A meteorologist starts the seasonal long-range forecasting procedure with historical climate records, or a climatological database. Climate data provides the all-important foundation from which a forecast is whittled. The data should be as long, complete and as 'clean' as possible. Adjustments for warming or cooling trends, station moves and equipment changes all help clean abnormalities. It would be quite dangerous to base a forecast on 10, 20, or 30 years of data if a very recent change occurred. For example, when the Sioux Falls, SD weather equipment was upgraded, it was also repositioned, moving a quarter of a mile closer to the edge of a river bank. The new site was much cooler, and often enveloped by fog. Without this knowledge, forecasts based on the older climate record will be too warm.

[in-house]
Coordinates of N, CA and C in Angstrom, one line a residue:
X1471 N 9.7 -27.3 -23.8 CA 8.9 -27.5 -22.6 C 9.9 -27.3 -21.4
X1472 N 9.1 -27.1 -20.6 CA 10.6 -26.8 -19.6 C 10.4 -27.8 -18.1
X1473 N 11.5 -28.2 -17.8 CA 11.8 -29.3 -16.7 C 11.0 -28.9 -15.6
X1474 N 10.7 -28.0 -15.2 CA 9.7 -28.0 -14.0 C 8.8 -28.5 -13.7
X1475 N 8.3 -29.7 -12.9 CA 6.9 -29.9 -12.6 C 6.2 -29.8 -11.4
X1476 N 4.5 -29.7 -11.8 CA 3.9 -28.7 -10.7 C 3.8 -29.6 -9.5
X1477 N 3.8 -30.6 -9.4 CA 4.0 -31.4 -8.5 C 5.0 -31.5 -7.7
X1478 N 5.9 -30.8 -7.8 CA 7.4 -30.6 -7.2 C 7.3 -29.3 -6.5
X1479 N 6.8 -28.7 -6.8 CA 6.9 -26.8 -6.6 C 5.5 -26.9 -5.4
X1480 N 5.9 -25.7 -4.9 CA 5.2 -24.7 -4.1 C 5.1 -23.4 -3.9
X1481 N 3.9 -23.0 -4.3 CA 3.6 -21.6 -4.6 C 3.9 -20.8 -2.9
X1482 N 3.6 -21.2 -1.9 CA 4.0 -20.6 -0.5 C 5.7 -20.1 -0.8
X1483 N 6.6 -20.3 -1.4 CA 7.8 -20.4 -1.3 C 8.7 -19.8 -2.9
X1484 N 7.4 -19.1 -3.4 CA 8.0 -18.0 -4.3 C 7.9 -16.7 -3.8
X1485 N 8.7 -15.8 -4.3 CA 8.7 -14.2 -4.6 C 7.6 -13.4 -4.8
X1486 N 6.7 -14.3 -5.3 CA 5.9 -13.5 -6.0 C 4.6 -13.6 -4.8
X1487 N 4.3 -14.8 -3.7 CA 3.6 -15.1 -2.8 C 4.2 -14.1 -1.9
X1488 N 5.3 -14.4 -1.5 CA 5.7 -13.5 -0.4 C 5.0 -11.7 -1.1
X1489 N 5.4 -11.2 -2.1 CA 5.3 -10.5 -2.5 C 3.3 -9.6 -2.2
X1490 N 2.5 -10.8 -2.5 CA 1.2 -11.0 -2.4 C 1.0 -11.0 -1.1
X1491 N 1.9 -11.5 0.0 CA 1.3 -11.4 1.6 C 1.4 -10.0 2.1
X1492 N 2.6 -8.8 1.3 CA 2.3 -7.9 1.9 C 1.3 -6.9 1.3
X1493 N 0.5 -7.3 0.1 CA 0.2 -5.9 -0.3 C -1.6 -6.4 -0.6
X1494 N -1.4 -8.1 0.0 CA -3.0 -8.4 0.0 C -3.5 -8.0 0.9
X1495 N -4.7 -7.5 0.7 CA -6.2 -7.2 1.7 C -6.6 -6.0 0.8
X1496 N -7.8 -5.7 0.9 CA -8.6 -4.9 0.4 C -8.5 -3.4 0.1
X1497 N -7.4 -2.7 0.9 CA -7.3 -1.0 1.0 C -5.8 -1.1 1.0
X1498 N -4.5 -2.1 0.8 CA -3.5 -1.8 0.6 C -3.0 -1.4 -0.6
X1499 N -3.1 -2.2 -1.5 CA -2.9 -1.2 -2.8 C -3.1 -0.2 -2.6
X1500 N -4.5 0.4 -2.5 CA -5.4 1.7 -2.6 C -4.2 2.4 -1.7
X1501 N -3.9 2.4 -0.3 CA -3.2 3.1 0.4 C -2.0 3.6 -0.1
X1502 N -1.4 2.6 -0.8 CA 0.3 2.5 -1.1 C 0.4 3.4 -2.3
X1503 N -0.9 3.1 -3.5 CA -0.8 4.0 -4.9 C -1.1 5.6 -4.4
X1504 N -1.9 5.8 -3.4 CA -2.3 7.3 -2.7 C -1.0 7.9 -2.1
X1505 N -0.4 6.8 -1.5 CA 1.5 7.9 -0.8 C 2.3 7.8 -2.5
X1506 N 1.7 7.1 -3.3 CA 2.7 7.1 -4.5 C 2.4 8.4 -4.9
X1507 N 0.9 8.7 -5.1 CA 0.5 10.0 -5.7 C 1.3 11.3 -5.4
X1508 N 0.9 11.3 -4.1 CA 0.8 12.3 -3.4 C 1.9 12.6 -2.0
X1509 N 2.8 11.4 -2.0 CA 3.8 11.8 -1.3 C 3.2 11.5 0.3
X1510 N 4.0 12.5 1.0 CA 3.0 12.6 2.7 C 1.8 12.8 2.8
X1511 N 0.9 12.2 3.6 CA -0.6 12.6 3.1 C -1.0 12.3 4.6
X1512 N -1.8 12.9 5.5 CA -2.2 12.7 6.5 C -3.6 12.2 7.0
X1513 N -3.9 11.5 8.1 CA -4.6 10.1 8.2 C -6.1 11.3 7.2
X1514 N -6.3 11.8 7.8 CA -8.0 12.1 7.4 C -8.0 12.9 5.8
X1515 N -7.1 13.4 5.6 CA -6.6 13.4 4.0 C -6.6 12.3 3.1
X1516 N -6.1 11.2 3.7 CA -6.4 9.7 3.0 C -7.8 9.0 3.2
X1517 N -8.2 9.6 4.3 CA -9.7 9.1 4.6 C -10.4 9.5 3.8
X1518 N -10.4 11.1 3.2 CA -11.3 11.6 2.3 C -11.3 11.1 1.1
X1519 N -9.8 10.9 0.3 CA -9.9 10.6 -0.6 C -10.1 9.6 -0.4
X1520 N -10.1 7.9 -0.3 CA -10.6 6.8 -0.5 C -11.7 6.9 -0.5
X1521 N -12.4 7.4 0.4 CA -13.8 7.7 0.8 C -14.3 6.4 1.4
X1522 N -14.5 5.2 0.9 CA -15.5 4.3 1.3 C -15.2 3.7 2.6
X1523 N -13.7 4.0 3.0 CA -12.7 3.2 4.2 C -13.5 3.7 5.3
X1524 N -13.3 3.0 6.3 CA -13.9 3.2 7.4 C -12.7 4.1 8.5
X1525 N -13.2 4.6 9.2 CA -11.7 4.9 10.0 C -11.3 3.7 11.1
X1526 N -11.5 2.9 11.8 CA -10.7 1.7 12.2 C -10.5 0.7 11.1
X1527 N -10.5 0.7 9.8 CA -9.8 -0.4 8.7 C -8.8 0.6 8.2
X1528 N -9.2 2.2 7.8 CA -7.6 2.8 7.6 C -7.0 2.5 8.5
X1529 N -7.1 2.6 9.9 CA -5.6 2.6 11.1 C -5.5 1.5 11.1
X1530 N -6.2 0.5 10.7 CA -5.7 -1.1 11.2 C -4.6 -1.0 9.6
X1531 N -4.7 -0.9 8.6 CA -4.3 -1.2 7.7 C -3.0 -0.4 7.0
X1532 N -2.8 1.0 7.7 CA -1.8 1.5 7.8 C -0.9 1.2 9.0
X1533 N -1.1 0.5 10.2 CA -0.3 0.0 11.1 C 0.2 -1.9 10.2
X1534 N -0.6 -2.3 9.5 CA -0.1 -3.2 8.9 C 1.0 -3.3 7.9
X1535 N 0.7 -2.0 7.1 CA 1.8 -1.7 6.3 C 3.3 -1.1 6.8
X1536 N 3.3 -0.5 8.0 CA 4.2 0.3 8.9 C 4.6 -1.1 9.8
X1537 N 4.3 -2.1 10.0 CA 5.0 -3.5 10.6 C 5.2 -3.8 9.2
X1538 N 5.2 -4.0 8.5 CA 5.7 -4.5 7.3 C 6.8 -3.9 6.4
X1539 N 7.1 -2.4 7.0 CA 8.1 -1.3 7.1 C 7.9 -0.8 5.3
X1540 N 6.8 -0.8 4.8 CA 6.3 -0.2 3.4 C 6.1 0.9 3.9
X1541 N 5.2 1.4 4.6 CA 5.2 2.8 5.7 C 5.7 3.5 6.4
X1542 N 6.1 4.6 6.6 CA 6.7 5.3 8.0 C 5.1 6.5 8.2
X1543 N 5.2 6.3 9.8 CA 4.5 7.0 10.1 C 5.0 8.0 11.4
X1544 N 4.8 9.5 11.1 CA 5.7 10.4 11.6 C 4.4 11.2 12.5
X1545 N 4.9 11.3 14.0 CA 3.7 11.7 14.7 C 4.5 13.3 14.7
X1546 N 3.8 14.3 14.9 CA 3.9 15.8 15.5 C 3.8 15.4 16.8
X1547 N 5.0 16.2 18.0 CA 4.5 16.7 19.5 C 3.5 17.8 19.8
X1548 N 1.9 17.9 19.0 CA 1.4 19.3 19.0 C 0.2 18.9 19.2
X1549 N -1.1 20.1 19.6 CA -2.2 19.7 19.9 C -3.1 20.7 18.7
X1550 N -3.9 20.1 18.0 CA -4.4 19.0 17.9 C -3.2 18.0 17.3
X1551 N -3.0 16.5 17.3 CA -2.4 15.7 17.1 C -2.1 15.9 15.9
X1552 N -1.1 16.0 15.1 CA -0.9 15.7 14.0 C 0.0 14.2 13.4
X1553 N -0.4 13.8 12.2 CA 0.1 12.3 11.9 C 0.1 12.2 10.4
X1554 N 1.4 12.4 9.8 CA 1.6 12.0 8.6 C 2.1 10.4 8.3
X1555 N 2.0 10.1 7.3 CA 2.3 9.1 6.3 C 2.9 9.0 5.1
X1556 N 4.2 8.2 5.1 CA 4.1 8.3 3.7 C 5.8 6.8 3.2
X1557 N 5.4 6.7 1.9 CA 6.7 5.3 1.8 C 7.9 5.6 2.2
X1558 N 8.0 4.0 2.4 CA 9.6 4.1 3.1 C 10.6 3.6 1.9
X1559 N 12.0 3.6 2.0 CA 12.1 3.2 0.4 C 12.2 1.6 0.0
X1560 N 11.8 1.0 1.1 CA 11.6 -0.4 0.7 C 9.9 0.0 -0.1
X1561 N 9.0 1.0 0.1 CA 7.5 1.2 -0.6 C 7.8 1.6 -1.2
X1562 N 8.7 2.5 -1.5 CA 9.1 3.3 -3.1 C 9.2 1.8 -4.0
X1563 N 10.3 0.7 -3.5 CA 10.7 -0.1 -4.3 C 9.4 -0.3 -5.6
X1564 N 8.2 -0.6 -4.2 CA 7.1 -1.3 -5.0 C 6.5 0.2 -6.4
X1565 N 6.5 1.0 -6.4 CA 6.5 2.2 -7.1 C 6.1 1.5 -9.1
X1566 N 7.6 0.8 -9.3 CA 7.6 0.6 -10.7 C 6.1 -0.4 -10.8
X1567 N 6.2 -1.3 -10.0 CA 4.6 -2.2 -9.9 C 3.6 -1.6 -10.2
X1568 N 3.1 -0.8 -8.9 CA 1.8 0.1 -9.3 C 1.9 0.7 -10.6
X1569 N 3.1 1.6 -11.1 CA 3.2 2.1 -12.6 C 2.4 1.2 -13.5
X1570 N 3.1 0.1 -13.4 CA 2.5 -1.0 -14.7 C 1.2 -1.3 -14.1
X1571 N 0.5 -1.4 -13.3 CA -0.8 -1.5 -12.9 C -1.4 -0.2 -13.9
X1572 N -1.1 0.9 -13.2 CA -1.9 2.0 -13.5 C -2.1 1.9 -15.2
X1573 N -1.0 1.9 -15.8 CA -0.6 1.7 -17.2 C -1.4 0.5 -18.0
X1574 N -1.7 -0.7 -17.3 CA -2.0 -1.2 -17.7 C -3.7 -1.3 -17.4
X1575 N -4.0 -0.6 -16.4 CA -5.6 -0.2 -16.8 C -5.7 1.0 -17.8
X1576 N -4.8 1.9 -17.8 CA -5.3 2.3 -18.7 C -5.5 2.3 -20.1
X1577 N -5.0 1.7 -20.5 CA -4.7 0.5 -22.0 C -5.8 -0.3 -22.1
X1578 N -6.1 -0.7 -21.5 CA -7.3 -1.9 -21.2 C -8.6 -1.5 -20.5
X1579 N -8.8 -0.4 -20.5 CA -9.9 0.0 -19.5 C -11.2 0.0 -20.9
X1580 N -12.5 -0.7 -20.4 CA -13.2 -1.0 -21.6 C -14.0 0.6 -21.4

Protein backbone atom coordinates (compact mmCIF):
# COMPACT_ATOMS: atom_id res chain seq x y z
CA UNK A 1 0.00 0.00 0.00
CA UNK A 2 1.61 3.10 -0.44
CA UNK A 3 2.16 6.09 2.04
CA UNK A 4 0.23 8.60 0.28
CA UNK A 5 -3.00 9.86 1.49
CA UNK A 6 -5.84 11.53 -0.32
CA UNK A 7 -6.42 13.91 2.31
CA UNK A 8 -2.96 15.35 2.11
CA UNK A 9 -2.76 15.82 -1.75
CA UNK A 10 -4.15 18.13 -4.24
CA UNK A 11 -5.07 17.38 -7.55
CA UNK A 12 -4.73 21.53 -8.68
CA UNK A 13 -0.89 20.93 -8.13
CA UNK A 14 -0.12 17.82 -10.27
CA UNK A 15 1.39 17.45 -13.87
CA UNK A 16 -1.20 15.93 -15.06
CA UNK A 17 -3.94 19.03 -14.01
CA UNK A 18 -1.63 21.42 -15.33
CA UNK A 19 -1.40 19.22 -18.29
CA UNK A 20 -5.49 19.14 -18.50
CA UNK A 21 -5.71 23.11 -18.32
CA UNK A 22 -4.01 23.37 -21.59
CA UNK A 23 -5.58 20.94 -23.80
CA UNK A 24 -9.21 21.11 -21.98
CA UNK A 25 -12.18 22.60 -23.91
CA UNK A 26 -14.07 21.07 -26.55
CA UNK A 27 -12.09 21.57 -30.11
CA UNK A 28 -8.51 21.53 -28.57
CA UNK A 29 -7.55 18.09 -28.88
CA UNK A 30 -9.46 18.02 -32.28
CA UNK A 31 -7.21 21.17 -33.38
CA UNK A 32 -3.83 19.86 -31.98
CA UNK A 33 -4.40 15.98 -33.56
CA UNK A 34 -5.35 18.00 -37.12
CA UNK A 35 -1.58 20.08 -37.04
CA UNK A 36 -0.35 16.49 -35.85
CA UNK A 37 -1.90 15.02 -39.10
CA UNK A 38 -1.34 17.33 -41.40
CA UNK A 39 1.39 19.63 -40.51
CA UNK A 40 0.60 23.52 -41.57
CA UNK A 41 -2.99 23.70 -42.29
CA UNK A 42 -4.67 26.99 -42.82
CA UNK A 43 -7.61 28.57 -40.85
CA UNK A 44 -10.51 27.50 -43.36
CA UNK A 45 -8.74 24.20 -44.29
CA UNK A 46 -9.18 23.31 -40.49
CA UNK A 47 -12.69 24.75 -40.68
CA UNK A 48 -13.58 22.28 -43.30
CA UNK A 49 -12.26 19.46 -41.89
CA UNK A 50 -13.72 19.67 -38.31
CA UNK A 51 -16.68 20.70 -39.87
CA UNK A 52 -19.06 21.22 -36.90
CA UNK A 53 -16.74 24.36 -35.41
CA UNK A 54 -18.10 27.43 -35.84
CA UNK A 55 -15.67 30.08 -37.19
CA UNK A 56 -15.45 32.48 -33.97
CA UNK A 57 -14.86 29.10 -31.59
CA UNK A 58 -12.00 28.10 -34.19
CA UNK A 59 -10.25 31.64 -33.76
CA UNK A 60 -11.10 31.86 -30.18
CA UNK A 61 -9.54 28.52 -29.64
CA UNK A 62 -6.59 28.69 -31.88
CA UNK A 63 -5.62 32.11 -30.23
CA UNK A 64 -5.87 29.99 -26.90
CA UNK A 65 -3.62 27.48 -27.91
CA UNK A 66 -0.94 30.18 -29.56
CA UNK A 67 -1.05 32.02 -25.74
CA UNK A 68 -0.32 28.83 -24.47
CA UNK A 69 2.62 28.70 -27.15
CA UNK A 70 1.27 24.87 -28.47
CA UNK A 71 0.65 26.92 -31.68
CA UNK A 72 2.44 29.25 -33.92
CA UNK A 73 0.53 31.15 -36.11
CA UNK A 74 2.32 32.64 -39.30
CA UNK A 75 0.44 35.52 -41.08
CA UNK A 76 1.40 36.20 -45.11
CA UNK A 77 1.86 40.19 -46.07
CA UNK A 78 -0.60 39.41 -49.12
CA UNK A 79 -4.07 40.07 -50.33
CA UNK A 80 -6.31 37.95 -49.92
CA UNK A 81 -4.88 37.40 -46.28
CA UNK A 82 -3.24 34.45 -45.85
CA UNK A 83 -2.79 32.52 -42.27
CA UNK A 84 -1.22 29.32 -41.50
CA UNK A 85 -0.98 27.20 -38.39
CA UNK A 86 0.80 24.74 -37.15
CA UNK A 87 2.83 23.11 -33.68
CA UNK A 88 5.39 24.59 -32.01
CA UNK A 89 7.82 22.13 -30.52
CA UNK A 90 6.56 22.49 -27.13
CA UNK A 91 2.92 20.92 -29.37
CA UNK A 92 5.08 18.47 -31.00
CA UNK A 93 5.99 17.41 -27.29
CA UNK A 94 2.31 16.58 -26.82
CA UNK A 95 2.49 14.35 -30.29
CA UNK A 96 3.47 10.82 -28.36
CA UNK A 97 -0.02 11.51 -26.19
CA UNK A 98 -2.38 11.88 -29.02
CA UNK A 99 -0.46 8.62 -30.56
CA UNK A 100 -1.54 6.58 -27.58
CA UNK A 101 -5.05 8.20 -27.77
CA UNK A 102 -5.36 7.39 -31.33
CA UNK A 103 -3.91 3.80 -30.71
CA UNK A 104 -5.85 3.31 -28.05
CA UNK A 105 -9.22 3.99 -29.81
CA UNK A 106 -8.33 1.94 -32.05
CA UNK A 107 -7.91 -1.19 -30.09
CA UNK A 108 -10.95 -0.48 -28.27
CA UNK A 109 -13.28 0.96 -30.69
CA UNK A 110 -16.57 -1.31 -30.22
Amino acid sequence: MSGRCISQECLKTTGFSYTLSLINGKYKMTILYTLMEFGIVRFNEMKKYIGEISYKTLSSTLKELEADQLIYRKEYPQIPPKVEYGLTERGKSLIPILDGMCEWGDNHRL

Changes in equipment need to be accounted for. It is very important to note, however, that when compared to natural climate variability and the margin of error in long-range forecasting, most data cleansing and adjustments that are made will be insignificant.